From this halfway point, "The Celestial Rail-Road" rather falls by the wayside. (Ives also wrote a shorter piano work called The Celestial Railroad using much of the same material and sticking more closely to the story.) The third continuation of the rag material leads abruptly into a march, of the kind Ives would have been entirely familiar with from being the son of the man who led the Danbury town band. Some clusters in the piano preserve how young Charlie liked to imitate the drums on his home piano. The march slows to a pause, and then a long, rather rambling ragtime section begins again. It culminates in a famous climactic passage of fist clusters, the fantasy of every devilish boy who's ever wanted to pound his fists all over the piano keyboard and get away with it in "a serious sonata."
From this dramatic point the music starts up again slowly, and the left hand begins introducing phrases from the old patriotic song "Columbia, the Gem of the Ocean," which becomes increasingly recognizable in a common Ivesian process that Ives scholar Peter Burkholder has termed "cumulative form." After a few jokes played on the theme, the music hurls into a whirlwind of notes that I have just come to call "The Blizzard" - a kaleidoscope of complex triplet-time figures with the occasional recognizable motive flying by like detritus in a storm. At the end, the music makes a few last references to "Columbia, Gem of the Ocean," and then one more reminiscence of the pilgrims, and a final joke splashes across the keyboard.
The "Alcotts" movement is the shortest one, and the simplest by far. When the first pianists attempted to play the Concord, Ives warned them that audiences might find "Emerson" and "Hawthorne" difficult to take, but that "The Alcotts" and "Thoreau" should prove acceptable.
In explaining "The Alcotts," Ives refers to three members of the family: Bronson Alcott, whose "philosophical raptures" and "sonorous thoughts" he tried to evoke; Louisa May Alcott, whose books taught "moral precepts" to children; and Lizzy Alcott, the family pianist, who was the model for poor doomed Beth in Little Women, and whom Ives imagines as "playing at Beethoven's Fifth." Attaching these models to passages in the music, however, is not so straightforward.
This is the movement most based on the human faith melody. The theme appears virtually entire, with some anomalies, in the movement's calm introduction. Some of the variations come from a 19th-century "Missionary Hymn" that uses the same repeating note dropping by a major third as Beethoven's Fifth, so the two themes get a little intertwined. The human faith melody is in B-flat, but the piano accompanies it with bass chords in the key of A-flat; Ives explains, "old man Alcott likes to talk in A-flat, and Sam Staples likes to have his say over the fence in B-flat." Sam Staples was the Concord sheriff who once threw Thoreau in jail for refusing to pay his poll tax (though Staples offered to pay it for him if Thoreau would let him). Once Thoreau began to be rediscovered in the 1890s, Staples became a major source of anecdotes about the lives of the Transcendentalists.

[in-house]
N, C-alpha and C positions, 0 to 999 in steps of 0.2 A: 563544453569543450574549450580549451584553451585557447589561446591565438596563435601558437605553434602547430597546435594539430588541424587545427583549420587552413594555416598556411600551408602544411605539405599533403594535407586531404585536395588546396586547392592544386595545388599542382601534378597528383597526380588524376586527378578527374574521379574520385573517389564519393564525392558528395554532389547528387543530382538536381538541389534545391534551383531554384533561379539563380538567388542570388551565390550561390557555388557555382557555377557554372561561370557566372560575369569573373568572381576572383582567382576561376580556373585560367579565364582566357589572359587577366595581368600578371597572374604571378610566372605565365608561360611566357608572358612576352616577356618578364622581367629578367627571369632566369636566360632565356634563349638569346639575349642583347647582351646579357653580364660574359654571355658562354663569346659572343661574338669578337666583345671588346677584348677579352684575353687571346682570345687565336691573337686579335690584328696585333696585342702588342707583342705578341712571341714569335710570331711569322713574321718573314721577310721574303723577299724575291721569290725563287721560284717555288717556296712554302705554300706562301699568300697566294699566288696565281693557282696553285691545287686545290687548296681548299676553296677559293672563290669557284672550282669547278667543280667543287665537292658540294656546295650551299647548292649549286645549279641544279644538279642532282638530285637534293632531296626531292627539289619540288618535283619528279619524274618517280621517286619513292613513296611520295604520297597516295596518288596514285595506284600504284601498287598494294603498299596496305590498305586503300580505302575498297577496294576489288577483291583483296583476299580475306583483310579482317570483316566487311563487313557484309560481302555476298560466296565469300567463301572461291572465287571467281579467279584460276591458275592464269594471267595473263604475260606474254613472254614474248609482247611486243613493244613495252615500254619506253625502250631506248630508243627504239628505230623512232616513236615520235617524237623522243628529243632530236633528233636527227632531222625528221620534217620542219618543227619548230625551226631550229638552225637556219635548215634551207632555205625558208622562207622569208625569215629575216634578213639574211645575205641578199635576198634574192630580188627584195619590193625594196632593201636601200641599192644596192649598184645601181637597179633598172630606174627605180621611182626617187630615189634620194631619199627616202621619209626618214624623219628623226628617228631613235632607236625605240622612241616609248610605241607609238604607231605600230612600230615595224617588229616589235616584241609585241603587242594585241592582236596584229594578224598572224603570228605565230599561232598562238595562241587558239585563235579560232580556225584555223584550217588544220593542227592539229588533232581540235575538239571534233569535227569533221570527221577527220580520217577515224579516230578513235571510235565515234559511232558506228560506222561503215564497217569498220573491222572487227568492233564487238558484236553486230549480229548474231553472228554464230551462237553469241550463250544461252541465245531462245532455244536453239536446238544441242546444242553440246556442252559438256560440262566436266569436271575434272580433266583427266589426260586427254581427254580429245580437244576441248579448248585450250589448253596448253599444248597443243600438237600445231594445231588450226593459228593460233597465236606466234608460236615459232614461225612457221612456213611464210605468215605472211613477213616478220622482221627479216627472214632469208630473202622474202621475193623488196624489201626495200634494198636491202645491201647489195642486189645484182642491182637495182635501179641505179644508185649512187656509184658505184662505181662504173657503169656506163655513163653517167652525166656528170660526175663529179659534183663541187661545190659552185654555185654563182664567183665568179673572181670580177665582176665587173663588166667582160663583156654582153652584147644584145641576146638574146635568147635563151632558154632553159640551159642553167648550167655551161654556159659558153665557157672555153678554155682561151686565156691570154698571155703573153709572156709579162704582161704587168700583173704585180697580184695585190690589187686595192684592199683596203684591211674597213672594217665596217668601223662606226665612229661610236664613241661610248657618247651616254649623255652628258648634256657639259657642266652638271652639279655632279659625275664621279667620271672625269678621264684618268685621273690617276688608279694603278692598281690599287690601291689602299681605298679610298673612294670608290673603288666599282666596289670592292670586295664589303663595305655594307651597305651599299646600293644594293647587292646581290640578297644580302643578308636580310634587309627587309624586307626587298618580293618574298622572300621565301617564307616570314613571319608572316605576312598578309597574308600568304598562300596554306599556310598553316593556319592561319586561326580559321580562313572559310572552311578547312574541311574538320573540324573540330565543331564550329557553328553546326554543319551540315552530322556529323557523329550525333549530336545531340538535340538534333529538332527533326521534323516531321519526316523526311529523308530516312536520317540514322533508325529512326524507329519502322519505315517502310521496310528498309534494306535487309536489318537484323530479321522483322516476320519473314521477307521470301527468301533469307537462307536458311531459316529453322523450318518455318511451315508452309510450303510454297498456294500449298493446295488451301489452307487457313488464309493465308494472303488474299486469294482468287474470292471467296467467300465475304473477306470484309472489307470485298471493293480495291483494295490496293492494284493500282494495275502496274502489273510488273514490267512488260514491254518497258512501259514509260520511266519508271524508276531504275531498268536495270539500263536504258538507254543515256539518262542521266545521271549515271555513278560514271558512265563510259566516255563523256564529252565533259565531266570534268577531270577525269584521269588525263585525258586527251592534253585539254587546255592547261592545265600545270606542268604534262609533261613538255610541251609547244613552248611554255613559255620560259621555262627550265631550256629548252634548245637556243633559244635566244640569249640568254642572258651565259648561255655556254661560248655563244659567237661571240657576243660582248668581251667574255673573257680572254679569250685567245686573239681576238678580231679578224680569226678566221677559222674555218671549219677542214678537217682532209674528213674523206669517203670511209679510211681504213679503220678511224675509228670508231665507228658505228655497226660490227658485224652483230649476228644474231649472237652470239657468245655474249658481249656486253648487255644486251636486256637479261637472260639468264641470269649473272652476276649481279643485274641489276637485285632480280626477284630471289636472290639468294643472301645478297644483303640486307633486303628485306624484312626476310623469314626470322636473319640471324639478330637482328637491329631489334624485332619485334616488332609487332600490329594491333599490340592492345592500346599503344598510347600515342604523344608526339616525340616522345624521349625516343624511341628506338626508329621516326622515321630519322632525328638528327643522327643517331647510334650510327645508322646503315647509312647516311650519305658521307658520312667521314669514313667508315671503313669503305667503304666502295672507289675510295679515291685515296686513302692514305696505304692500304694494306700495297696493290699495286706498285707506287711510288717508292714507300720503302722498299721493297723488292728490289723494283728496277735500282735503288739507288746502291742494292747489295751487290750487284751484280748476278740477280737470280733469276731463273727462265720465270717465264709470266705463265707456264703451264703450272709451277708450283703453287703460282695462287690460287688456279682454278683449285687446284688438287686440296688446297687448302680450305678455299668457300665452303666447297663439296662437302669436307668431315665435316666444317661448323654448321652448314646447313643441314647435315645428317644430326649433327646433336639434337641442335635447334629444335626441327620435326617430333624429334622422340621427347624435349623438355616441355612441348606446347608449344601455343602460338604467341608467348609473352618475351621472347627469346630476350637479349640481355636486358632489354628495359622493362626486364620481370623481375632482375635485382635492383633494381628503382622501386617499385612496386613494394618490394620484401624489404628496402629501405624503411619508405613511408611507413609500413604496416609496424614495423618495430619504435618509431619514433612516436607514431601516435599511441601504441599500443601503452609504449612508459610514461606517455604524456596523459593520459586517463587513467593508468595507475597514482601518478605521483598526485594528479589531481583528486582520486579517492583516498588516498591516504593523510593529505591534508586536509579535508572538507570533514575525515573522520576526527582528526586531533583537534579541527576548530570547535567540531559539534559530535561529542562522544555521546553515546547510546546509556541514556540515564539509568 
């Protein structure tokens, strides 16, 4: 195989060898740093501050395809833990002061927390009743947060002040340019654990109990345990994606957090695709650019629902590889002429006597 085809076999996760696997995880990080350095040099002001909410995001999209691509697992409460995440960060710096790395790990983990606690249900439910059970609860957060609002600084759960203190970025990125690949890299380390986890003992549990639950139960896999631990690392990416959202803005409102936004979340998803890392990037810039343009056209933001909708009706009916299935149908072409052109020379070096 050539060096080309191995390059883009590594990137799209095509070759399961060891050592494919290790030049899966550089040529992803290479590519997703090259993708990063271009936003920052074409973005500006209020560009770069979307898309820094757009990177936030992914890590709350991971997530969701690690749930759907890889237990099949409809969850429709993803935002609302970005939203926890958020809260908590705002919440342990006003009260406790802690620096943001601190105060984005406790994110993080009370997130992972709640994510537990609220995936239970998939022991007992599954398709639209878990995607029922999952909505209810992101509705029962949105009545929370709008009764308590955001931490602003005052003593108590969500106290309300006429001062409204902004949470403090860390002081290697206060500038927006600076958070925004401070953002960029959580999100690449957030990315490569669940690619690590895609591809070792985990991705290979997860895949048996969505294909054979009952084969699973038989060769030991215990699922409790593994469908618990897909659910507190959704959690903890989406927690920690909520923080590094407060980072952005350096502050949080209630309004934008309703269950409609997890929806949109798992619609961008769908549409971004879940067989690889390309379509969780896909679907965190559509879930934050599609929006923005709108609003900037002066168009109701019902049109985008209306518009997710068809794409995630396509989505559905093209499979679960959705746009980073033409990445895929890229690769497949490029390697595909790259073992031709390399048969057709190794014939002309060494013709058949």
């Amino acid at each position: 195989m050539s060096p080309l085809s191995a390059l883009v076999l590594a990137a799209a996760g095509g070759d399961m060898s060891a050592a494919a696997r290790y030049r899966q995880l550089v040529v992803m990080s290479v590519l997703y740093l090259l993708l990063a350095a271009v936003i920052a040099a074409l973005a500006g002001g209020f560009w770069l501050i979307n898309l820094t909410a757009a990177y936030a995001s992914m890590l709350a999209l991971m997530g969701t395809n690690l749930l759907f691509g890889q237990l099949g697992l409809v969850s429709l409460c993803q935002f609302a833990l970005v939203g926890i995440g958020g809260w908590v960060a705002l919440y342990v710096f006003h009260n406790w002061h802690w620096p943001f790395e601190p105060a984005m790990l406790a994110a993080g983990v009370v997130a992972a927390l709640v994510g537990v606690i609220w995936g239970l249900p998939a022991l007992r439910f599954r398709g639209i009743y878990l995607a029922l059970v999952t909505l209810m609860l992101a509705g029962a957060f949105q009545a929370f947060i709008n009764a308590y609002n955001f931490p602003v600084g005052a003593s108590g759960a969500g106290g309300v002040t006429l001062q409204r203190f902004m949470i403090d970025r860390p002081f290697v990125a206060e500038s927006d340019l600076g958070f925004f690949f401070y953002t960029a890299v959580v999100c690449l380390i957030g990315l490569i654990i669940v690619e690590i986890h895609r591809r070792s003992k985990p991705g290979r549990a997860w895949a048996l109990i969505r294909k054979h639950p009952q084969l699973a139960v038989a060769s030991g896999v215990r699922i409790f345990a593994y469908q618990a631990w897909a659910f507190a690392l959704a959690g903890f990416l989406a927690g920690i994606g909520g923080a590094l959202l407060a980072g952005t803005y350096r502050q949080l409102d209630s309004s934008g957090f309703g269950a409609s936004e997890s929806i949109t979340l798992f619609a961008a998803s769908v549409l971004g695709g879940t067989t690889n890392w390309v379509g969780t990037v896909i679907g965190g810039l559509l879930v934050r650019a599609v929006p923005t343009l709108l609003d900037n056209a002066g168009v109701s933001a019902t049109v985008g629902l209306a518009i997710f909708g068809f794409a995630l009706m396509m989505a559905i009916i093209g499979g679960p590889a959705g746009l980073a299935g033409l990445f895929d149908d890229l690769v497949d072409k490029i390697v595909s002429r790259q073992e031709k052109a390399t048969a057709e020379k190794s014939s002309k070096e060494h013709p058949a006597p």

So the calm opening section, we note, Ives connects with Bronson. Next the music grows to a series of dissonant climaxes in which the Beethoven's Fifth motive and Missionary hymn vie with each other in different keys at once. Is this Bronson's "philosophical raptures"? Or does it perhaps represent the fiery determination of Louisa May, who fought to become a famous novelist in order to raise her improvident family out of a poverty that was not always genteel? She was the fearsome one in the family, and taming her temper (in the fictional persona of Jo March) is one of the recurring themes of Little Women. In any case, the music builds to a Beethoven's Fifth-based climax, and then more quietly states the human faith melody again over a mystical, slightly dissonant accompaniment.
The succeeding middle section is in the style (with some humorous touches) of 19th-century American parlor music, its melodic tics suggesting Scottish folk songs. This is clearly the reference to Lizzy/Beth playing piano at home. Twice the melody turns to the opening phrase of the "Wedding March" from Wagner's Lohengrin - perhaps an acknowledgement, as Mark Twain remarks at the end of Tom Sawyer, that every 19th-century novel ends with a wedding.
A tense and harmonically ambiguous transition follows, gradually transforming the Scottish folk-song idiom and finally bursting into the human faith melody in all its glory, in chords large enough that they seem to be trying to transcend the limitations of the piano. Now the theme is in C major - but at the end, as it dies away, Ives slips back into B-flat for a moment before a final, exquisitely comforting C-major chord.
For another composer, the end of "The Alcotts" could easily have served as the triumphant, logical, conclusion of a piece, but for Ives, as for his hero Emerson, every answered question was merely prelude to a deeper question. To have ended unambiguously would have struck Ives as unfaithfulness to the truth of life. Ives provides us with a slightly more definite narrative for the "Thoreau" movement than for the others. "And if there shall be a program for our music," he writes, "let it follow his thought on an autumn day of Indian summer at Walden - a shadow of a thought at first, colored by the mist and haze over the pond." The delicately rising chords in two keys at once that open Thoreau certainly suggest mist and haze. As Hawthorne evokes trains, Thoreau even more plainly evokes walking. The stepwise rising figures of the introductory page introduce figures that will be used for mystical meditation toward the end.